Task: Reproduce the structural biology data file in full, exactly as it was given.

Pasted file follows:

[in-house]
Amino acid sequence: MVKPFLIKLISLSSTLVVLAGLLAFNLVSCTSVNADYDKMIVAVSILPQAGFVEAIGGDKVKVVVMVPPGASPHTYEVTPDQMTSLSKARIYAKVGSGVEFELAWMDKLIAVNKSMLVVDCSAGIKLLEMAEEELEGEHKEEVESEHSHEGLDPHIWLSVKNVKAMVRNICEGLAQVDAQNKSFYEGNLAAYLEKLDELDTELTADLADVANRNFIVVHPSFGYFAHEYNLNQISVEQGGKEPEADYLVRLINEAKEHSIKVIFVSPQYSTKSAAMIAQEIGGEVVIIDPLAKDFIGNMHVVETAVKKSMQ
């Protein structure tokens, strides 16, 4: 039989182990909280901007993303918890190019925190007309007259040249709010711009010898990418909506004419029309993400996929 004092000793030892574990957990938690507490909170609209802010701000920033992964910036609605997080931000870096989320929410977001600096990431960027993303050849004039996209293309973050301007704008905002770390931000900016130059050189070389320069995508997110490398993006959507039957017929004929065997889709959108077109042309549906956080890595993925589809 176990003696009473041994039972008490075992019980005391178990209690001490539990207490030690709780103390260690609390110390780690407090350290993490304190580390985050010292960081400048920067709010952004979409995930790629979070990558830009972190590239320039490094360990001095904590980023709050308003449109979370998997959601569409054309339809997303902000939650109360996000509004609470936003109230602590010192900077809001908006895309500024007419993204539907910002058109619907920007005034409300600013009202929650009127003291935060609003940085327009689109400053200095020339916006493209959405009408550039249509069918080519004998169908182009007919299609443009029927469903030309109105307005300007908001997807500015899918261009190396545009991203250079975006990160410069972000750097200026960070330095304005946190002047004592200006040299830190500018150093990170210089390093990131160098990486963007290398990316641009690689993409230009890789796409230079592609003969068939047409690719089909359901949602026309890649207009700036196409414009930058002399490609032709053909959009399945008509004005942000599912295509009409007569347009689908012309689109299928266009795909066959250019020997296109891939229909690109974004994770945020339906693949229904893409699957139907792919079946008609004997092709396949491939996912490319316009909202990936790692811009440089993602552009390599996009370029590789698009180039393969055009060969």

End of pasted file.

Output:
[in-house]
Amino acid sequence: MVKPFLIKLISLSSTLVVLAGLLAFNLVSCTSVNADYDKMIVAVSILPQAGFVEAIGGDKVKVVVMVPPGASPHTYEVTPDQMTSLSKARIYAKVGSGVEFELAWMDKLIAVNKSMLVVDCSAGIKLLEMAEEELEGEHKEEVESEHSHEGLDPHIWLSVKNVKAMVRNICEGLAQVDAQNKSFYEGNLAAYLEKLDELDTELTADLADVANRNFIVVHPSFGYFAHEYNLNQISVEQGGKEPEADYLVRLINEAKEHSIKVIFVSPQYSTKSAAMIAQEIGGEVVIIDPLAKDFIGNMHVVETAVKKSMQ
């Protein structure tokens, strides 16, 4: 039989182990909280901007993303918890190019925190007309007259040249709010711009010898990418909506004419029309993400996929 004092000793030892574990957990938690507490909170609209802010701000920033992964910036609605997080931000870096989320929410977001600096990431960027993303050849004039996209293309973050301007704008905002770390931000900016130059050189070389320069995508997110490398993006959507039957017929004929065997889709959108077109042309549906956080890595993925589809 176990003696009473041994039972008490075992019980005391178990209690001490539990207490030690709780103390260690609390110390780690407090350290993490304190580390985050010292960081400048920067709010952004979409995930790629979070990558830009972190590239320039490094360990001095904590980023709050308003449109979370998997959601569409054309339809997303902000939650109360996000509004609470936003109230602590010192900077809001908006895309500024007419993204539907910002058109619907920007005034409300600013009202929650009127003291935060609003940085327009689109400053200095020339916006493209959405009408550039249509069918080519004998169908182009007919299609443009029927469903030309109105307005300007908001997807500015899918261009190396545009991203250079975006990160410069972000750097200026960070330095304005946190002047004592200006040299830190500018150093990170210089390093990131160098990486963007290398990316641009690689993409230009890789796409230079592609003969068939047409690719089909359901949602026309890649207009700036196409414009930058002399490609032709053909959009399945008509004005942000599912295509009409007569347009689908012309689109299928266009795909066959250019020997296109891939229909690109974004994770945020339906693949229904893409699957139907792919079946008609004997092709396949491939996912490319316009909202990936790692811009440089993602552009390599996009370029590789698009180039393969055009060969």